Capone: Let’s start with the core product, which is cable. Our share of what is spent does not match up with our share of audience because a lot of local buying specs are still written in a way that almost prevent media planners and buyers from extracting value from local television. So we are still using our quantitative research products, cable plan and smart buy, to tell a lot of our great story. So in a local market, where it might be written that a buyer needs to buy 50 grps (gross ratings points) of news per week, you almost can’t do it because there aren’t that many unless you are buying a ton of spots per hour on the newscast. But the specs haven’t changed to say there are also 40 cable shows being run at 6 o’clock. So if a viewer is able to watch 43 shows at 6 o’clock, why am I being forced to buy just the three newscasts that are on at that time? It’s odd we are still dealing with this in 2015. But at NCC we must because cable TV is still 95% of our revenue.
As far as digital goes, there is no question that people are consuming video on devices other than big giant TVs in their living rooms. We provide for the capacity for that to happen through the apps and various TV Everywhere products our owners and affiliates have. So one of our big pushes this year is to ensure that our advertisers can go to market with us and reach consumers who are choosing to sit at their pool with their iPad watching “House Hunters” rather than watching it in their living room on a 50-inch screen.
This includes video on demand. Anything that allows us to put commercial messaging in non-linear video is definitely the core growth product for us in the next year. It’s massively premium inventory. If a media planner or buyer or agency is looking at Hulu or Crackle or YouTube, any of those services, they really should be considering our digital video products.
The next big product for us is kind of the bridge to programmatic, in that we are having a big push toward automated, data-rich media buying in local markets. At the same time, we need to start counting and selling every impression and enabling our advertising partners to buy every impression. Currently, we can have an avail with 10,000 impressions that isn’t viable because of some arbitrary ratings minimum that was declared 10 or 12 years ago. Meanwhile, every single impression on digital can be sold. So we are moving toward that.
And this Audience Plus product that we introduced this year. It’s still in its formative stages. We still testing it with a few agencies. It treats our inventory as if it were a digital ad network, rolls up impressions, and continually calculates reach across a broad array of networks, dayparts and programs. It enables a more semi-programmatic approach to our business. It’s there so when you need that extra 5 or 10 ratings points that translates to 10 million impressions in a market, and you can’t quite get there by buying the same avails you have done, Audience Plus enables you to get there.
TVWeek: What impact will political buys have over the next year?
Capone: 2016 political is going to be almost immeasurably huge. In a way it’s distorted our business a bit because what was a $40 million business for us in 2004 will be $500 million or $600 million or more in 2016. So that wave of one year having political and the next year not having political is still there, but the wave itself is much bigger. That being said, we have a 50-person office in Washington, D.C., and we have systems in place to enable political advertisers to utilize the unimpeachable benefits of targeted cable for political campaigns.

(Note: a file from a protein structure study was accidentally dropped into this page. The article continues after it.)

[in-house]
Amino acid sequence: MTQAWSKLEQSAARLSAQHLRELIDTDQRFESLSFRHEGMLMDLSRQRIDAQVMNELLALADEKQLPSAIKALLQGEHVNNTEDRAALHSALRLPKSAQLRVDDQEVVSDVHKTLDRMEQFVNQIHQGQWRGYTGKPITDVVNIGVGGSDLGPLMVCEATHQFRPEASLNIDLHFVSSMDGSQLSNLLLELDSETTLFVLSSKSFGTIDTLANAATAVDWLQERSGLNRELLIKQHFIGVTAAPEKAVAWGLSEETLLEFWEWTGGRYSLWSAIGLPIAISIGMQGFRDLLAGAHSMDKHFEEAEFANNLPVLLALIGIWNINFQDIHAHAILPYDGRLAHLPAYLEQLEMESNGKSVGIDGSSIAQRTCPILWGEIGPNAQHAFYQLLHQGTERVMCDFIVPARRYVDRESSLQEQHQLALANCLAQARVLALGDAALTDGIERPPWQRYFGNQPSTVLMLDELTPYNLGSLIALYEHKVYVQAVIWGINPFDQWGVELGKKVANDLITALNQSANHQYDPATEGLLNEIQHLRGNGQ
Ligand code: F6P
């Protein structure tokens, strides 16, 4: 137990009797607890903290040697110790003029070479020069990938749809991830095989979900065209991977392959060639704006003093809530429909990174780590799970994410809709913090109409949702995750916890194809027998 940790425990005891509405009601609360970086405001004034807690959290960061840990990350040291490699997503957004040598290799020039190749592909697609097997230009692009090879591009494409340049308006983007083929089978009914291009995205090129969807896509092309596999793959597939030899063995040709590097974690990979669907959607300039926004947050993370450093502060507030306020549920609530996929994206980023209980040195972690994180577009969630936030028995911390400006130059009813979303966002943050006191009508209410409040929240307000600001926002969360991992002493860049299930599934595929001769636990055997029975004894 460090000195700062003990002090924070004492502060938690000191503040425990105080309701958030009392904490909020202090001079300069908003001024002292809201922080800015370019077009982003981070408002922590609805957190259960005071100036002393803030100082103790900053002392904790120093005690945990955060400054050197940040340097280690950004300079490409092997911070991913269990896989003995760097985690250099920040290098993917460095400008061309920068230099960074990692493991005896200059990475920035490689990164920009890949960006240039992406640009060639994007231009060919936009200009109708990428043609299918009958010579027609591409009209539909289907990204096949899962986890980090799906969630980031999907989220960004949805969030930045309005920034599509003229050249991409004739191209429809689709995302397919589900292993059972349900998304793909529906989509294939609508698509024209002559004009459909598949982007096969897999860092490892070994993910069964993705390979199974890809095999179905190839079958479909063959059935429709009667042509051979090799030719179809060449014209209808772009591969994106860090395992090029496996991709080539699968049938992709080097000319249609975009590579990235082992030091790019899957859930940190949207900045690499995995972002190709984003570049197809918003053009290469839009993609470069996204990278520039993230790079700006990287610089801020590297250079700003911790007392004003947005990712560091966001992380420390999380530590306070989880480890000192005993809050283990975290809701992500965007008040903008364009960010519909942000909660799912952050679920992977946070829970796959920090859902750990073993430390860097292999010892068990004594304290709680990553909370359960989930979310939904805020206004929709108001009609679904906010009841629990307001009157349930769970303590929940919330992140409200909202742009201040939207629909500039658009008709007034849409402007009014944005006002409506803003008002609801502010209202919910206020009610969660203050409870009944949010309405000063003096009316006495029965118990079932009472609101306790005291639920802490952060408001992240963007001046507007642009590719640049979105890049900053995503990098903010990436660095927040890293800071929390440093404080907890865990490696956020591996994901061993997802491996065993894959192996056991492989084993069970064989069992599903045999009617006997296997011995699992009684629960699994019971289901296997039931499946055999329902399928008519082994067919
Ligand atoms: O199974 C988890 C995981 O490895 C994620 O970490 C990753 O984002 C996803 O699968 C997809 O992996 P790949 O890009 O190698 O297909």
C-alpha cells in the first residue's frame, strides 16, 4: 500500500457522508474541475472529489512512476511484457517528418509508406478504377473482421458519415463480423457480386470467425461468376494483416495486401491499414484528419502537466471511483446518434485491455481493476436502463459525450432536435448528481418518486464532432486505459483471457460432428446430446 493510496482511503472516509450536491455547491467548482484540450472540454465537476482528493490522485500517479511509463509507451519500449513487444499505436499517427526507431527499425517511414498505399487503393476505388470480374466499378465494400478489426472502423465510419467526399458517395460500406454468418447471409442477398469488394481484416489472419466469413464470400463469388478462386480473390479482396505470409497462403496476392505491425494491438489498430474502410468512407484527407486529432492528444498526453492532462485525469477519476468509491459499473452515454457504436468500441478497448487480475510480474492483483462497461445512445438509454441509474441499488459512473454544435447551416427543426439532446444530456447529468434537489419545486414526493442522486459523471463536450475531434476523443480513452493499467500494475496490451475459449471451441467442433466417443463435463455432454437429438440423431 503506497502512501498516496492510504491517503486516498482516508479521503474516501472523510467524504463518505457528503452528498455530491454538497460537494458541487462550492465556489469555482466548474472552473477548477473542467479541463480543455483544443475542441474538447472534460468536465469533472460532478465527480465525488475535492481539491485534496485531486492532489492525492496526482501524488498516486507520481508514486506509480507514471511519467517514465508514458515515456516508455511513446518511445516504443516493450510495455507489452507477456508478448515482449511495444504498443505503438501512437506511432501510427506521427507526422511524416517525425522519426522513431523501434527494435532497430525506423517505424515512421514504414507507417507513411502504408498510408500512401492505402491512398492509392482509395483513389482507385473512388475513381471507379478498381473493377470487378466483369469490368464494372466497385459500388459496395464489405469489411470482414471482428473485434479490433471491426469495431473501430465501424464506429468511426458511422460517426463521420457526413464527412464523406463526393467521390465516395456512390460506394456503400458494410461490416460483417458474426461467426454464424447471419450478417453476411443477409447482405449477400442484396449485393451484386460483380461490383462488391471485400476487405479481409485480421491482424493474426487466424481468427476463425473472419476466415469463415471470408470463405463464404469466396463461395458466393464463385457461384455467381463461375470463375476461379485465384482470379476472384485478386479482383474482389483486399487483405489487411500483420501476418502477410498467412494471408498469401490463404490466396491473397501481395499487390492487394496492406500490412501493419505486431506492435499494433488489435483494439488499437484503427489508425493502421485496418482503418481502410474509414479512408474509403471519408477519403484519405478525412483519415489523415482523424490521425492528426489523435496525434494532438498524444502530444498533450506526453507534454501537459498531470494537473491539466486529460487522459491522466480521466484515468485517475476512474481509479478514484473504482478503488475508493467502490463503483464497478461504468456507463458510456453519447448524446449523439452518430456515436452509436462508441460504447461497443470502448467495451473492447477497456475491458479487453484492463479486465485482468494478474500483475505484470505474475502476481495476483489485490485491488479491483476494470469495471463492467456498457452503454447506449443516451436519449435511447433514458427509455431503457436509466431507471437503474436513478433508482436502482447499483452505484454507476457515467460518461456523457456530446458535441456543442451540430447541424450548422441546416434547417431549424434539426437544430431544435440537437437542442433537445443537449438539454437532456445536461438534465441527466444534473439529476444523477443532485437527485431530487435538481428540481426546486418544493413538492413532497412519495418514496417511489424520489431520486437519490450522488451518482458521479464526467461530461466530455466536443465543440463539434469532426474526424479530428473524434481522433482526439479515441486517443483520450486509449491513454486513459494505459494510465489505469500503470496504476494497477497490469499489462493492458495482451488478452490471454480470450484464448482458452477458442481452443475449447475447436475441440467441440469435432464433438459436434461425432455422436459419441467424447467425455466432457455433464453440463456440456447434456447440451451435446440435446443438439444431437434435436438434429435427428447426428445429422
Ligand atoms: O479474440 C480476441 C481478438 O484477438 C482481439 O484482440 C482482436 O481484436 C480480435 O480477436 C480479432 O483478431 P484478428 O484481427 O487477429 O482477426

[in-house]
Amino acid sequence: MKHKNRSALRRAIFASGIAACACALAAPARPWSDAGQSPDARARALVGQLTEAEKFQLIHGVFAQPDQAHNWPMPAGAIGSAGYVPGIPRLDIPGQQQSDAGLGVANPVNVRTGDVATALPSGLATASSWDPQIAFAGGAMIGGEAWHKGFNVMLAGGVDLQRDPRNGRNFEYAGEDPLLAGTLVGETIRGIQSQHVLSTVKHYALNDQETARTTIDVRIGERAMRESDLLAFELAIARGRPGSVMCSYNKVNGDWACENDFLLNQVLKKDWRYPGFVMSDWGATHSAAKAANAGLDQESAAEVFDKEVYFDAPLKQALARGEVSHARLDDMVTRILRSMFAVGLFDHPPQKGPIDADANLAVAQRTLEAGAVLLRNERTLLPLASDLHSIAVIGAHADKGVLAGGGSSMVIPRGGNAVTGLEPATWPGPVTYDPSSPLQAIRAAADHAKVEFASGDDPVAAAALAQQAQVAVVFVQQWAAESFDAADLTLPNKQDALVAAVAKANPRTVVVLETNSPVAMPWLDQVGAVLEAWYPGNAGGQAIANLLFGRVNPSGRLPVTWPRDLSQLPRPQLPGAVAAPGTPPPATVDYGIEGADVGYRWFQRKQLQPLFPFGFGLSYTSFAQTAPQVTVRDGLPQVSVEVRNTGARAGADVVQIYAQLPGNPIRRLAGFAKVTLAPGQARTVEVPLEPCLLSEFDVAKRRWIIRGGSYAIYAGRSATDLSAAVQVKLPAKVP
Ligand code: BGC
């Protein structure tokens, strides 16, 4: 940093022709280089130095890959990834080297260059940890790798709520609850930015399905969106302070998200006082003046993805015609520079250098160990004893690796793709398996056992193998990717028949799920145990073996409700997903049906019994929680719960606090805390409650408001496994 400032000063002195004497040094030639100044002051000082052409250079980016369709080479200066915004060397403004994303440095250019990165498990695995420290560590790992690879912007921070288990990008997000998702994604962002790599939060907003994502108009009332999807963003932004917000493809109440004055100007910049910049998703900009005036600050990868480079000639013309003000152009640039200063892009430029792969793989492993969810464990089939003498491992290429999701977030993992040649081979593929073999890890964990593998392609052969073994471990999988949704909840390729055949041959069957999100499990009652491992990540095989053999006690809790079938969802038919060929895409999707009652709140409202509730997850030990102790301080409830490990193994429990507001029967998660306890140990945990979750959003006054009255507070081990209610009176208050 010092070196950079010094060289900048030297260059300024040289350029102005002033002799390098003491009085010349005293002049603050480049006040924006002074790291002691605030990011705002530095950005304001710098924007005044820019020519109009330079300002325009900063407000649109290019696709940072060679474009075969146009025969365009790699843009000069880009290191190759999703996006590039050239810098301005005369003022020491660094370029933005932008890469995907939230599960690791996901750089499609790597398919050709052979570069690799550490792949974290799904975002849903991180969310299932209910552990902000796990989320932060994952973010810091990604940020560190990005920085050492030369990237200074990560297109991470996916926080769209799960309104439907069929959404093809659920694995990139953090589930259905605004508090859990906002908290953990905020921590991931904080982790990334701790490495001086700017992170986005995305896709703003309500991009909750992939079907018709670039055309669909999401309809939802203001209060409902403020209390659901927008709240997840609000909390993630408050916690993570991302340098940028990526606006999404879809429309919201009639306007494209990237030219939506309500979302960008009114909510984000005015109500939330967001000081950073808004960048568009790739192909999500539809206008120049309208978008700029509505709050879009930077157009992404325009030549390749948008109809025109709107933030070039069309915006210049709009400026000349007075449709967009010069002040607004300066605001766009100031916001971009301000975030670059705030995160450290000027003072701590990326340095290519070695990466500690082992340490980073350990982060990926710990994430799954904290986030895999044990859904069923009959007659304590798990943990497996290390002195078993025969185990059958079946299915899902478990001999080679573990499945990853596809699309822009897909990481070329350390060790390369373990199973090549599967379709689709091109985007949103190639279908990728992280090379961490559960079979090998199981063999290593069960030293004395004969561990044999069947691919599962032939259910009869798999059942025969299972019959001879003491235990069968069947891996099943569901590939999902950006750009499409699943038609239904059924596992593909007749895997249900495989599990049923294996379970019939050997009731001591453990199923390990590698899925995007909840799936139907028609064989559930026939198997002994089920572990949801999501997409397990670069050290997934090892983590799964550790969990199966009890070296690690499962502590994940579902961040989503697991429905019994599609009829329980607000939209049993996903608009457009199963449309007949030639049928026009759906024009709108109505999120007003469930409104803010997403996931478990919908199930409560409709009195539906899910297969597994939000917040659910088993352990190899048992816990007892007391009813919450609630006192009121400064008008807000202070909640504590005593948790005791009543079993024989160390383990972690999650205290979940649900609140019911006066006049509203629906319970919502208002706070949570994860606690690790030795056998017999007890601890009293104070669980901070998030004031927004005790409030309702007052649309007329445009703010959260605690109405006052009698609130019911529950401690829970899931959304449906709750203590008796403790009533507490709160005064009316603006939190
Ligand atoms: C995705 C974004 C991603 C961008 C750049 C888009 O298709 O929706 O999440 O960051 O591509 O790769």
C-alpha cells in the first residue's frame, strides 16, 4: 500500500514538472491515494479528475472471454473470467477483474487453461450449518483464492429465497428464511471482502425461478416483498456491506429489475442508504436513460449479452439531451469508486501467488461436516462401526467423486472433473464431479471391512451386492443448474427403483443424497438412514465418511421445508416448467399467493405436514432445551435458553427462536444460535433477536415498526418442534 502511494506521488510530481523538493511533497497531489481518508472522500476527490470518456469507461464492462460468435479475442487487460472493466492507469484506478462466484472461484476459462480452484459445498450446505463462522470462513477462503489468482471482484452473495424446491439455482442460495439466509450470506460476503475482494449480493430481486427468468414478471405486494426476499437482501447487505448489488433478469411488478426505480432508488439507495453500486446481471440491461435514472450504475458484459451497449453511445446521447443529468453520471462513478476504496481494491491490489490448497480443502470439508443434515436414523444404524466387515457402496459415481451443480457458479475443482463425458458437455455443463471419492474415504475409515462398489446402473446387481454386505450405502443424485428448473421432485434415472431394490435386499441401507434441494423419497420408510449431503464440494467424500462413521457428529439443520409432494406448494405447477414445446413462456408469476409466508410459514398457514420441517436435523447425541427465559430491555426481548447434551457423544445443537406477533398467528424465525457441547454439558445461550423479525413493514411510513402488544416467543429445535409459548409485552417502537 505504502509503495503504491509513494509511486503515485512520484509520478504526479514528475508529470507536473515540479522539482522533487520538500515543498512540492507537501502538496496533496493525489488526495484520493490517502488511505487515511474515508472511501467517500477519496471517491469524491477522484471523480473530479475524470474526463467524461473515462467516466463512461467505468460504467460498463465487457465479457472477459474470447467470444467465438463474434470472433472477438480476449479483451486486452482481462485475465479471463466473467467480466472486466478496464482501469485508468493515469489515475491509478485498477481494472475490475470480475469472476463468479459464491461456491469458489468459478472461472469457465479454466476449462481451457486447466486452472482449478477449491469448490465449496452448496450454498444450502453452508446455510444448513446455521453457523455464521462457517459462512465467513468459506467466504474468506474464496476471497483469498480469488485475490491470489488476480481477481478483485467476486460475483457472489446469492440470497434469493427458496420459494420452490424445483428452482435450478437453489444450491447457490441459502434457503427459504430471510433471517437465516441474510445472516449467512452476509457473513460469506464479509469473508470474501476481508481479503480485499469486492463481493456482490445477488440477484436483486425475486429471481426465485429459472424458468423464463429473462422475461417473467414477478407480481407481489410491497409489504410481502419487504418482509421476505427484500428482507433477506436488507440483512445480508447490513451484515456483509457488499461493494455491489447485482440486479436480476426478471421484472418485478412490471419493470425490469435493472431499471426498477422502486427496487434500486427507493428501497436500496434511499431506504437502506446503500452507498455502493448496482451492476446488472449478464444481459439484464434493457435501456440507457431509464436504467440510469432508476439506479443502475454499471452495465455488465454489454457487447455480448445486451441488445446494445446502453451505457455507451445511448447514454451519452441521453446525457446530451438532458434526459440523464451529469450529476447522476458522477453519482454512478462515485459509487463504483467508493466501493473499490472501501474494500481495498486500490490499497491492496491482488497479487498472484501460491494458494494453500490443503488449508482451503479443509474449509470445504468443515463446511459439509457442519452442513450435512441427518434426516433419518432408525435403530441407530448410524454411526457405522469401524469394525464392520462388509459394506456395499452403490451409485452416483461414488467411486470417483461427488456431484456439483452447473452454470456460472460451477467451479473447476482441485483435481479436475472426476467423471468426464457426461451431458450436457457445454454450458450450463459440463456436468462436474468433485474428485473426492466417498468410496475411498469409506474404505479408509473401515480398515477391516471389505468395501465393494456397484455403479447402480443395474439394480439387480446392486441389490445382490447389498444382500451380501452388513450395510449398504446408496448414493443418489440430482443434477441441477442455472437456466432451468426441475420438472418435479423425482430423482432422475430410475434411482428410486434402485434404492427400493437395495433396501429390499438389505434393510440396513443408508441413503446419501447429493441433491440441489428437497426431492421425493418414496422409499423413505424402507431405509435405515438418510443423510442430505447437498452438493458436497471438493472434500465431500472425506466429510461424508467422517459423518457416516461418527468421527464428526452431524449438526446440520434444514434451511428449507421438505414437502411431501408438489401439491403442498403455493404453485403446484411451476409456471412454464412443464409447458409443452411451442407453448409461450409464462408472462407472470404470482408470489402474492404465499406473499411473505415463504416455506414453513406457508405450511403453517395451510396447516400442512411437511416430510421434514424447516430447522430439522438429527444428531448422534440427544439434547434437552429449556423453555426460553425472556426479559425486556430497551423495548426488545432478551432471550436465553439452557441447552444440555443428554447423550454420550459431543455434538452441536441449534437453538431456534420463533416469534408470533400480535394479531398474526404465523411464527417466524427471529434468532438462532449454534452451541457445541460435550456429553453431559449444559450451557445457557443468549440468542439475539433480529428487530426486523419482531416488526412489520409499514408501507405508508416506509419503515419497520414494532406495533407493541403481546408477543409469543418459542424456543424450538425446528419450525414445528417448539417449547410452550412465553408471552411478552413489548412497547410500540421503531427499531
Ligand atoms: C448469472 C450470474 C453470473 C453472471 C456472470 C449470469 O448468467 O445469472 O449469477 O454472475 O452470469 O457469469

The bottom line is that political campaigns are generally won by states, counties and Congressional districts. And only NCC and our cable companies can target down to that level. It’s a big, big, big piece of our business, and it continues to grow. And we’ve spent a lot of money and devoted a lot of resources to make sure it works for political campaigns, while at the same time being able to serve our endemic advertisers as well as we always do.
The networks political advertisers want to buy are not necessarily the same networks automotive advertisers want to buy. And, in fact, most of the political money will be concentrated in a modest number of states and markets, which means there will be another 150 markets that do not necessarily see a gigantic influx of political money, leaving plenty of inventory for our regular advertisers.
One point we feel strongly about is that there are a lot of national advertisers who shouldn’t be national advertisers. They are drawn by the siren song of $6 CPMs on network cable, perhaps, but when you look at where their customers are and where their products are consumed, and where they need a much greater share of voice of certain markets, they probably would be better off using targeted spot cable rather than network cable.
There are auto manufacturers, for example, that sell 50,000 to 100,000 cars a year, and 90% of their sales are in 20 markets, but they buy national network. I understand you have to build your brand and have to support your dealerships, but a thin network cable schedule of $20 million is getting you the same number of relative impressions in markets where you have no customers as where you have them.
We want to make sure that national advertisers don’t shortchange themselves by not using targeted spot cable to reach the customers that actually use their products and services.